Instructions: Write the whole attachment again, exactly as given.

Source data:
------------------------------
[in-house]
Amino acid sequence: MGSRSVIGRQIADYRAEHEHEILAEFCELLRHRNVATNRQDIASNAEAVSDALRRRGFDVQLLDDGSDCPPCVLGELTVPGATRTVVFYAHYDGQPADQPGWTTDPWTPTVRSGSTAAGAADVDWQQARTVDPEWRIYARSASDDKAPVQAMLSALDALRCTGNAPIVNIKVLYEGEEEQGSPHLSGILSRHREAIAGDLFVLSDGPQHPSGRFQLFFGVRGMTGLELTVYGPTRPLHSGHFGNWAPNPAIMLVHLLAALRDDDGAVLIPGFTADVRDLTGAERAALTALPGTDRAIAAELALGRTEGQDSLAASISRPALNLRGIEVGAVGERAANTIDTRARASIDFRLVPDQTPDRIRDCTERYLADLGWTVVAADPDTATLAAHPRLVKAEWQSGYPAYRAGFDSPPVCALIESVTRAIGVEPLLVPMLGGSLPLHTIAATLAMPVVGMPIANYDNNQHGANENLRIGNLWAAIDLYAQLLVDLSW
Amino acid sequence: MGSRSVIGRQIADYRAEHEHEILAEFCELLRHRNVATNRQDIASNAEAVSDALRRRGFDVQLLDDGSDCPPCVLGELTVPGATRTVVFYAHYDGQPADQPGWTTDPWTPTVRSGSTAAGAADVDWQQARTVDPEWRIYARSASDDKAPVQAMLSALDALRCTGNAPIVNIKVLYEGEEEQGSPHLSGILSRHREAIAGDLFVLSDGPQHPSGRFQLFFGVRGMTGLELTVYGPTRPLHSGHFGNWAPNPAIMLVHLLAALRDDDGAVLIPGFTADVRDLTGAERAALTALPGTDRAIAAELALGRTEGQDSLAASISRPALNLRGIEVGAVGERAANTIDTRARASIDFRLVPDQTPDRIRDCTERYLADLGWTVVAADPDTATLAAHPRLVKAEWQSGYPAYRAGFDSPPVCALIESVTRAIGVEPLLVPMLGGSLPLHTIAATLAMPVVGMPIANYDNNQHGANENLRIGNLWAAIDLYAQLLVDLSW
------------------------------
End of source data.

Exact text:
[in-house]
Amino acid sequence: MGSRSVIGRQIADYRAEHEHEILAEFCELLRHRNVATNRQDIASNAEAVSDALRRRGFDVQLLDDGSDCPPCVLGELTVPGATRTVVFYAHYDGQPADQPGWTTDPWTPTVRSGSTAAGAADVDWQQARTVDPEWRIYARSASDDKAPVQAMLSALDALRCTGNAPIVNIKVLYEGEEEQGSPHLSGILSRHREAIAGDLFVLSDGPQHPSGRFQLFFGVRGMTGLELTVYGPTRPLHSGHFGNWAPNPAIMLVHLLAALRDDDGAVLIPGFTADVRDLTGAERAALTALPGTDRAIAAELALGRTEGQDSLAASISRPALNLRGIEVGAVGERAANTIDTRARASIDFRLVPDQTPDRIRDCTERYLADLGWTVVAADPDTATLAAHPRLVKAEWQSGYPAYRAGFDSPPVCALIESVTRAIGVEPLLVPMLGGSLPLHTIAATLAMPVVGMPIANYDNNQHGANENLRIGNLWAAIDLYAQLLVDLSW
Amino acid sequence: MGSRSVIGRQIADYRAEHEHEILAEFCELLRHRNVATNRQDIASNAEAVSDALRRRGFDVQLLDDGSDCPPCVLGELTVPGATRTVVFYAHYDGQPADQPGWTTDPWTPTVRSGSTAAGAADVDWQQARTVDPEWRIYARSASDDKAPVQAMLSALDALRCTGNAPIVNIKVLYEGEEEQGSPHLSGILSRHREAIAGDLFVLSDGPQHPSGRFQLFFGVRGMTGLELTVYGPTRPLHSGHFGNWAPNPAIMLVHLLAALRDDDGAVLIPGFTADVRDLTGAERAALTALPGTDRAIAAELALGRTEGQDSLAASISRPALNLRGIEVGAVGERAANTIDTRARASIDFRLVPDQTPDRIRDCTERYLADLGWTVVAADPDTATLAAHPRLVKAEWQSGYPAYRAGFDSPPVCALIESVTRAIGVEPLLVPMLGGSLPLHTIAATLAMPVVGMPIANYDNNQHGANENLRIGNLWAAIDLYAQLLVDLSW